Pasta Poetry: Goethe’s Italian Journey
“It can be bought everywhere and in all the shops for very little money. As a rule it is simply cooked in water and seasoned with grated cheese.” One day he was visiting Agrigento in Sicily with some friends. They stayed in the home of a family who gave them a dish of macaroni, whose shape, texture, and color fascinated the German writer. As they sat at the table, their hosts explained that this type of pasta was made only from the highest quality hard wheat, and then formed by hand into a spiral shape like a snail’s shell. “This macaroni they served us was exquisite ... The pasta seemed unparalleled to me in its whiteness and fineness.”
Pasta’s popularity is mentioned by the 14th-century writer Boccaccio. In his collection of earthy tales, The Decameron, he recounts a mouthwatering fantasy concerning a mountain of Parmesan cheese down which pasta chefs roll macaroni and ravioli to gluttons waiting below.
In the 1390s Franco Sacchetti, another poet and writer of tales, also tells how two friends meet up to eat macaroni. They both eat from the same dish, as was the custom of the time, but one of them has more of an appetite than the other: “Noddo started to pile the macaroni together, roll it up and swallow it down. He had sent six mouthfuls down the hatch while Giovanni’s first one was still on the fork. He did not dare put it in his mouth as the food was steaming.”
What did the pasta that Noddo bolts down with such relish taste like? Throughout the Middle Ages, until the start of the 16th century, pasta dishes were markedly different from those eaten today. Not only was pasta cooked for longer—there was none of the modern-day preference for pasta al dente—it was also mixed with ingredients that would seem surprising now, often combining sweet, savory, and spicy flavors.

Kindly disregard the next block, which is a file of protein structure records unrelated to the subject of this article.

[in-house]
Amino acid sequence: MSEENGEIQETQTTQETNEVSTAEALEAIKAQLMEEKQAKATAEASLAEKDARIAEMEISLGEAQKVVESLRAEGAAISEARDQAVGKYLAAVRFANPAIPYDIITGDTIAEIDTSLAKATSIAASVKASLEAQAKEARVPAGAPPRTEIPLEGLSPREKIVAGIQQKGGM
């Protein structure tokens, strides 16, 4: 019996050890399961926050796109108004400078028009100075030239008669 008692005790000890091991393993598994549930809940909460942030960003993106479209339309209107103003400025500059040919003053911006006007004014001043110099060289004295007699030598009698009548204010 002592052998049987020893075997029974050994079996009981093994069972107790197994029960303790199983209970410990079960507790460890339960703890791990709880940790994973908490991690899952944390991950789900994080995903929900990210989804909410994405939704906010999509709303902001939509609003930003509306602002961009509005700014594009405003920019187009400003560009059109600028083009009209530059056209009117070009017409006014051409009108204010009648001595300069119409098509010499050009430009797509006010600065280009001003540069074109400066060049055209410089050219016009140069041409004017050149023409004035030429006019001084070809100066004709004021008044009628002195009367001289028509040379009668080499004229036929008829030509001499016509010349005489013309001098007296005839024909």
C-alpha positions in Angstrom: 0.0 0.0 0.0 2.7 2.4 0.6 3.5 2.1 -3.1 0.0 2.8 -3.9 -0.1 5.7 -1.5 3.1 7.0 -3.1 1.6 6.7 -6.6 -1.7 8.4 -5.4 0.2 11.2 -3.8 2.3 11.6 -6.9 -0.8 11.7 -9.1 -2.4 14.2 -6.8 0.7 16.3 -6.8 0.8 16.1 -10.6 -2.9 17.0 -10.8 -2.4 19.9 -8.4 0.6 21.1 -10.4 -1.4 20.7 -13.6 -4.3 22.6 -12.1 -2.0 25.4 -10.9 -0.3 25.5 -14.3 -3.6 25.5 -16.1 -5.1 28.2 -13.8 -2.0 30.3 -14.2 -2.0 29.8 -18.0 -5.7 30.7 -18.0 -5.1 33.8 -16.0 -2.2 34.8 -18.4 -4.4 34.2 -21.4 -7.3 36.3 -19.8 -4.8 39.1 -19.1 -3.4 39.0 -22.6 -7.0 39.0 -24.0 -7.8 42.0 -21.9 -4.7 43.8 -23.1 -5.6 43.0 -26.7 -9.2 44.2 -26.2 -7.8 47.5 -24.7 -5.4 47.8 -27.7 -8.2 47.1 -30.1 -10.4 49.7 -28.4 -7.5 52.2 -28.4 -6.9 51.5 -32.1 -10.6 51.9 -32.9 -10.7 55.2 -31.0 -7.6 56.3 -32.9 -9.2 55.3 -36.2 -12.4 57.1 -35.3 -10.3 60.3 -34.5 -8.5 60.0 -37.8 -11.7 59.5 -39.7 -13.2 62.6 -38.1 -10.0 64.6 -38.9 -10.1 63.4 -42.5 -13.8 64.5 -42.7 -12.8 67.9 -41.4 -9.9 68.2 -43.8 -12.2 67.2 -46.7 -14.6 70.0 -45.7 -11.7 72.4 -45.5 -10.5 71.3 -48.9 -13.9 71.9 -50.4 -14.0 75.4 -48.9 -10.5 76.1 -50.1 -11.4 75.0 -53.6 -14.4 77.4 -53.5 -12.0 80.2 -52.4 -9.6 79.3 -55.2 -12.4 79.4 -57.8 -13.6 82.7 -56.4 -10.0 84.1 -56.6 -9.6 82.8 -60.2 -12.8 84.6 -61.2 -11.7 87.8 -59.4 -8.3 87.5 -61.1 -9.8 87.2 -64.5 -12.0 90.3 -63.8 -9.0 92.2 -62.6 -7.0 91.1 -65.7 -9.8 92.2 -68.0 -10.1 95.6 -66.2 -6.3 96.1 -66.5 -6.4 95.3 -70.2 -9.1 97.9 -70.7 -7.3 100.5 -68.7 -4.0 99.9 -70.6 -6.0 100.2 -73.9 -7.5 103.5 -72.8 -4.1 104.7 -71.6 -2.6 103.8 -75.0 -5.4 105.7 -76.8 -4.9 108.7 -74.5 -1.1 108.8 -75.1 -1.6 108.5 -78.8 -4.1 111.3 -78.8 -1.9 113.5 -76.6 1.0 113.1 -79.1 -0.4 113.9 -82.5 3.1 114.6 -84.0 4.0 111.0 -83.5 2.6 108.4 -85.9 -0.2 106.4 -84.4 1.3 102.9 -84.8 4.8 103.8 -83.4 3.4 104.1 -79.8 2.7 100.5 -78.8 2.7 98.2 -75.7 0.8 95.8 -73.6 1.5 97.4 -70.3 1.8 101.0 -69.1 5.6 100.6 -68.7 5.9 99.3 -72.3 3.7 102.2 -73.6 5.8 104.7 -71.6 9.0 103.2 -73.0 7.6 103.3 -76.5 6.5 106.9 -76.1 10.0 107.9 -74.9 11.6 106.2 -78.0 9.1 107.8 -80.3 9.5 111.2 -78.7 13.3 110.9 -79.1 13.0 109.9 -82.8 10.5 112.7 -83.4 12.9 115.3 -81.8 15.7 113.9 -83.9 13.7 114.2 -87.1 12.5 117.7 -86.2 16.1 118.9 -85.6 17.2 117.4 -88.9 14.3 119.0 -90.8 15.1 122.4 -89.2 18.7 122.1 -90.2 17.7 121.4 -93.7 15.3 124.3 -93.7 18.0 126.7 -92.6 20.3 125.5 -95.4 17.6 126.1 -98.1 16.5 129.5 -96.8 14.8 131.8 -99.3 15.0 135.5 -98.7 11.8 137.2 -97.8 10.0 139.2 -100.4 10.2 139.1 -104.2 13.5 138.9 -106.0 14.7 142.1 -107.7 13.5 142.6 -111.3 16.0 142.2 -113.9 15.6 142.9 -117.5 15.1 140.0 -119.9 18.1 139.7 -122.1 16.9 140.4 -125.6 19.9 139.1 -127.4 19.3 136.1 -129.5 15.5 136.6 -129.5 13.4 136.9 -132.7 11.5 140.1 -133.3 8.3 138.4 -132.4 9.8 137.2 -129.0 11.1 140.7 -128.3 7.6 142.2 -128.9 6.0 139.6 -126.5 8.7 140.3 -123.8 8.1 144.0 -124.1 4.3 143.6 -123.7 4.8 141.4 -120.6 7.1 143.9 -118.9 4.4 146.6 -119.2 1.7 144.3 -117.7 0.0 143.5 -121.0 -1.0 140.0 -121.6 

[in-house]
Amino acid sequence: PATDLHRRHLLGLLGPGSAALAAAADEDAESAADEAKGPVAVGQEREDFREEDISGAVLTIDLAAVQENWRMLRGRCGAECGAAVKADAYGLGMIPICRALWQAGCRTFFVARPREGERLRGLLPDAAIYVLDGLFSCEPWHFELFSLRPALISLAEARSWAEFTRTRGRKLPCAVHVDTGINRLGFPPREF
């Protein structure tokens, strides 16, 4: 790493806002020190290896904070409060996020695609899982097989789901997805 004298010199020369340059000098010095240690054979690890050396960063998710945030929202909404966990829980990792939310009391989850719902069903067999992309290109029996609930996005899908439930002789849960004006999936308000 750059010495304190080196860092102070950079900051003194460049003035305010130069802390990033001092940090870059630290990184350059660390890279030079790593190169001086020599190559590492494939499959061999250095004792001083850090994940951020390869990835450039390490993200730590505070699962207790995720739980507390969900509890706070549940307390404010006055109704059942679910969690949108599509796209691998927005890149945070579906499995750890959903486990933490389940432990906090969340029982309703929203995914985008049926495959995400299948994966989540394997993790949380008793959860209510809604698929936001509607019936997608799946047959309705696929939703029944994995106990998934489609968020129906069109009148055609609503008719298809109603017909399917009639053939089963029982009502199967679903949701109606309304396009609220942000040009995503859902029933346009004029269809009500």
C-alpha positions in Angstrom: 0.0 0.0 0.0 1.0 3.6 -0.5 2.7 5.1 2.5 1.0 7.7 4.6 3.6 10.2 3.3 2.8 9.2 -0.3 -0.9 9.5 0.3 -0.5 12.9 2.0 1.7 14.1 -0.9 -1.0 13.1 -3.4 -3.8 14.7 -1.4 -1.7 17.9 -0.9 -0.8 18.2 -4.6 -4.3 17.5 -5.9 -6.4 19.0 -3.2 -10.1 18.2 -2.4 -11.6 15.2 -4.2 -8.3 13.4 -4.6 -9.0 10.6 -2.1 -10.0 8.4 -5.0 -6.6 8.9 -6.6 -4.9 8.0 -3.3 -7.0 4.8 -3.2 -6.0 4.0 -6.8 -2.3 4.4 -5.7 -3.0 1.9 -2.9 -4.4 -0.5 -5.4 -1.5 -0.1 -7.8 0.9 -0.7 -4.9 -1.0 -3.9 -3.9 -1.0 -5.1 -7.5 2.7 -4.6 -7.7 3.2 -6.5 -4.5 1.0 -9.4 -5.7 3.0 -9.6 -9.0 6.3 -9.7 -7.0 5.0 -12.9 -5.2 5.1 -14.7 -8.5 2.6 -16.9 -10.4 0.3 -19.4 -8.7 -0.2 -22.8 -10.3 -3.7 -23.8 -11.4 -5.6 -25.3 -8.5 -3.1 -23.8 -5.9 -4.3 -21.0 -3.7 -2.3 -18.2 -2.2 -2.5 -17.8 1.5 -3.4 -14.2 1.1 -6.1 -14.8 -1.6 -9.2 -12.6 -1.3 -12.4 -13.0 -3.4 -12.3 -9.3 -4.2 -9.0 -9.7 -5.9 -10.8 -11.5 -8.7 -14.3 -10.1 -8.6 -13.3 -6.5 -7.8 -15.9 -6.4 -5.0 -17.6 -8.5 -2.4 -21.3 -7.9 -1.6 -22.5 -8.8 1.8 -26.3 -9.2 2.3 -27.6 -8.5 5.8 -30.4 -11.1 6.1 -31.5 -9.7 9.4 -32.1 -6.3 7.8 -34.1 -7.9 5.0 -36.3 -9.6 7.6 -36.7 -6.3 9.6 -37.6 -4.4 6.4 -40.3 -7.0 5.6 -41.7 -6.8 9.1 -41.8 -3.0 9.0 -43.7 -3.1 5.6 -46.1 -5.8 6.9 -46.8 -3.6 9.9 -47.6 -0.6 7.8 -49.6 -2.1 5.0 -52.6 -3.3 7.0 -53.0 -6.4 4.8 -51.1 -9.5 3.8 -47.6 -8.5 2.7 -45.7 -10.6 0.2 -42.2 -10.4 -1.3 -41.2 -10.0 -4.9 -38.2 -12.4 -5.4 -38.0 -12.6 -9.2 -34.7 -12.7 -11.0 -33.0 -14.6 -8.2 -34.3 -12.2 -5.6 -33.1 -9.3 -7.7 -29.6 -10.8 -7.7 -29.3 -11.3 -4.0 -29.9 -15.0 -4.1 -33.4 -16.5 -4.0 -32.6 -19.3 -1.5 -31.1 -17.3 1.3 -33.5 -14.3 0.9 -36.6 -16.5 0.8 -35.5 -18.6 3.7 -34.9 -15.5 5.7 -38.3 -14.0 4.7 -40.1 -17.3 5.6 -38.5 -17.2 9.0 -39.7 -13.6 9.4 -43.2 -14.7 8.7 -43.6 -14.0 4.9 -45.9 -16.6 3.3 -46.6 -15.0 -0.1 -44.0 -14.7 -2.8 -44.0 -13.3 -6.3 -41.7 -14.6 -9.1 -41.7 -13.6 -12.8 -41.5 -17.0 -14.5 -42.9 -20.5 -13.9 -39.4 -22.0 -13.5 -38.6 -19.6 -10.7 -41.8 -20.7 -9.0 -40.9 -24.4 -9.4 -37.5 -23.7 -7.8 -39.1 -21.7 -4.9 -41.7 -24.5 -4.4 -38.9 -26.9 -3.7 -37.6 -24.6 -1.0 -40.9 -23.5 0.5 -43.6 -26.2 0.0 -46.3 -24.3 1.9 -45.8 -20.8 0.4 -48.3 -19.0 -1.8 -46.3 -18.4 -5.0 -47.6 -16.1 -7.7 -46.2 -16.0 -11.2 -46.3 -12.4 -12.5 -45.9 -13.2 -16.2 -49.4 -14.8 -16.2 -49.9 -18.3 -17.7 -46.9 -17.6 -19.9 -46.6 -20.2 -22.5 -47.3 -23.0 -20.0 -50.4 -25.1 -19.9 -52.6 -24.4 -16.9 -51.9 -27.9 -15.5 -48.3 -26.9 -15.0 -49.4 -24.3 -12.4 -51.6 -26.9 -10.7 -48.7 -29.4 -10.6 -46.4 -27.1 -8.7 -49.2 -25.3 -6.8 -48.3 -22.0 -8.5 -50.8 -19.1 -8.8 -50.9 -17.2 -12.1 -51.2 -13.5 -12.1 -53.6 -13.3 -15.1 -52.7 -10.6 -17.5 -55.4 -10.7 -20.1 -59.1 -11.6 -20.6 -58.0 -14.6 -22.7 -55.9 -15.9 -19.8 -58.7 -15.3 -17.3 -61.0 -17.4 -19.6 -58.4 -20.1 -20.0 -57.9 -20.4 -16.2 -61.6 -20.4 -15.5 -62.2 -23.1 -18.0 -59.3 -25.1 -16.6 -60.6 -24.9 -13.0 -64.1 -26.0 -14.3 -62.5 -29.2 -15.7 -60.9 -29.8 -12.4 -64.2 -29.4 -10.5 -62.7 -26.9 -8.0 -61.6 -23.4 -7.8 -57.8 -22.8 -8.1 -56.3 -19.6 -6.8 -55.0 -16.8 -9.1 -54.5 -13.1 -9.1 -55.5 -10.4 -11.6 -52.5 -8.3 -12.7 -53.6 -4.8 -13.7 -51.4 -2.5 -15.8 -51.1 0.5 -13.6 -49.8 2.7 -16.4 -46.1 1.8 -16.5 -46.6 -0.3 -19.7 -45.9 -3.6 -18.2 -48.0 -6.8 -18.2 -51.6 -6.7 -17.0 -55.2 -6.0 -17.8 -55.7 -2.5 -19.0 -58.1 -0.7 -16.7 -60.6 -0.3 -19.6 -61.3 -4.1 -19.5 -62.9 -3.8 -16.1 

Pasta was considered a dish for the wealthy, taking pride of place in aristocratic banquets during the Renaissance. For example, Bartolomeo Scappi, a papal chef in the middle of the 16th century, created a third course for a banquet consisting of boiled chicken accompanied with ravioli filled with a paste made of boiled pork belly, cow udders, roast pork, Parmesan cheese, fresh cheese, sugar, herbs, spices, and raisins.
Scappi’s recipe for maccheroni alla romanesca was similarly elaborate. Flour and breadcrumb dough was mixed with goat’s milk and egg yolk and flattened into a sheet, which was then cut into thin strips with a roller cutter (bussolo), to make the noodles. After being left to dry, the macaroni was boiled for half an hour, strained and covered with grated cheese, slices of butter, sugar, cinnamon and pieces of provatura, a Roman variant of mozzarella cheese. Finally, the dish baked in the oven for half an hour with a little rose water so the cheese would melt, while the macaroni was imbued with the flavor of the spices. It is no surprise that another 16th-century author, Giulio Cesare Croce, put macaroni on his list of “fattening dishes.”